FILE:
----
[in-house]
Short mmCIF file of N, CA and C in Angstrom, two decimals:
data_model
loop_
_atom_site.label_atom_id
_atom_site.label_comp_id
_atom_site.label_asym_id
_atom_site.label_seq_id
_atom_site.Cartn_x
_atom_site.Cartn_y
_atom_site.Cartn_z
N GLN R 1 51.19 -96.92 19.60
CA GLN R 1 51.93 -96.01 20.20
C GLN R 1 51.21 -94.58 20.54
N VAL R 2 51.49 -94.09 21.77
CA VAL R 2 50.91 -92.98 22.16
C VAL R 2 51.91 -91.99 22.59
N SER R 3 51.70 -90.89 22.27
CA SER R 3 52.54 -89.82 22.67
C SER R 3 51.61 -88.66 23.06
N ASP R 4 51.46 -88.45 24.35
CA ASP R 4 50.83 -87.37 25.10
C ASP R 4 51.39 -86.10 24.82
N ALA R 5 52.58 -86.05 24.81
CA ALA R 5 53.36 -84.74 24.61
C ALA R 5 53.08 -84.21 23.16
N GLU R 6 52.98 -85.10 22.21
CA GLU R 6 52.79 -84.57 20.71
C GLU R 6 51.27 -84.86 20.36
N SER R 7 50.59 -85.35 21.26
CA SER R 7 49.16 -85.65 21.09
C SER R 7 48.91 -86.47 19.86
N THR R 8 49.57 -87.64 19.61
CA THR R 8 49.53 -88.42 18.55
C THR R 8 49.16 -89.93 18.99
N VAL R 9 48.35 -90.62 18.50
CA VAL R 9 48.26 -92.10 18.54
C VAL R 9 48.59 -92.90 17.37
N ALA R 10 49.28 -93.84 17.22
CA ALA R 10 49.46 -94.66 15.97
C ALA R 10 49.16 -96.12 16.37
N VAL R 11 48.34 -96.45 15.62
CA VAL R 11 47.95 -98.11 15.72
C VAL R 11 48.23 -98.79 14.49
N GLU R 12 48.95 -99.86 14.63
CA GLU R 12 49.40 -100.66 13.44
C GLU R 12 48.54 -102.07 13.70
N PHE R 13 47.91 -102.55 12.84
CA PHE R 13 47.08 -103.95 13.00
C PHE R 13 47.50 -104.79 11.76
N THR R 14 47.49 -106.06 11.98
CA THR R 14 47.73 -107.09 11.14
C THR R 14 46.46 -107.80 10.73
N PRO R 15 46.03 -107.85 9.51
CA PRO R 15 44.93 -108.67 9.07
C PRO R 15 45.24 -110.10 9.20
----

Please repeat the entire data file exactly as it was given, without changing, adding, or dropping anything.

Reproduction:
[in-house]
Short mmCIF file of N, CA and C in Angstrom, two decimals:
data_model
loop_
_atom_site.label_atom_id
_atom_site.label_comp_id
_atom_site.label_asym_id
_atom_site.label_seq_id
_atom_site.Cartn_x
_atom_site.Cartn_y
_atom_site.Cartn_z
N GLN R 1 51.19 -96.92 19.60
CA GLN R 1 51.93 -96.01 20.20
C GLN R 1 51.21 -94.58 20.54
N VAL R 2 51.49 -94.09 21.77
CA VAL R 2 50.91 -92.98 22.16
C VAL R 2 51.91 -91.99 22.59
N SER R 3 51.70 -90.89 22.27
CA SER R 3 52.54 -89.82 22.67
C SER R 3 51.61 -88.66 23.06
N ASP R 4 51.46 -88.45 24.35
CA ASP R 4 50.83 -87.37 25.10
C ASP R 4 51.39 -86.10 24.82
N ALA R 5 52.58 -86.05 24.81
CA ALA R 5 53.36 -84.74 24.61
C ALA R 5 53.08 -84.21 23.16
N GLU R 6 52.98 -85.10 22.21
CA GLU R 6 52.79 -84.57 20.71
C GLU R 6 51.27 -84.86 20.36
N SER R 7 50.59 -85.35 21.26
CA SER R 7 49.16 -85.65 21.09
C SER R 7 48.91 -86.47 19.86
N THR R 8 49.57 -87.64 19.61
CA THR R 8 49.53 -88.42 18.55
C THR R 8 49.16 -89.93 18.99
N VAL R 9 48.35 -90.62 18.50
CA VAL R 9 48.26 -92.10 18.54
C VAL R 9 48.59 -92.90 17.37
N ALA R 10 49.28 -93.84 17.22
CA ALA R 10 49.46 -94.66 15.97
C ALA R 10 49.16 -96.12 16.37
N VAL R 11 48.34 -96.45 15.62
CA VAL R 11 47.95 -98.11 15.72
C VAL R 11 48.23 -98.79 14.49
N GLU R 12 48.95 -99.86 14.63
CA GLU R 12 49.40 -100.66 13.44
C GLU R 12 48.54 -102.07 13.70
N PHE R 13 47.91 -102.55 12.84
CA PHE R 13 47.08 -103.95 13.00
C PHE R 13 47.50 -104.79 11.76
N THR R 14 47.49 -106.06 11.98
CA THR R 14 47.73 -107.09 11.14
C THR R 14 46.46 -107.80 10.73
N PRO R 15 46.03 -107.85 9.51
CA PRO R 15 44.93 -108.67 9.07
C PRO R 15 45.24 -110.10 9.20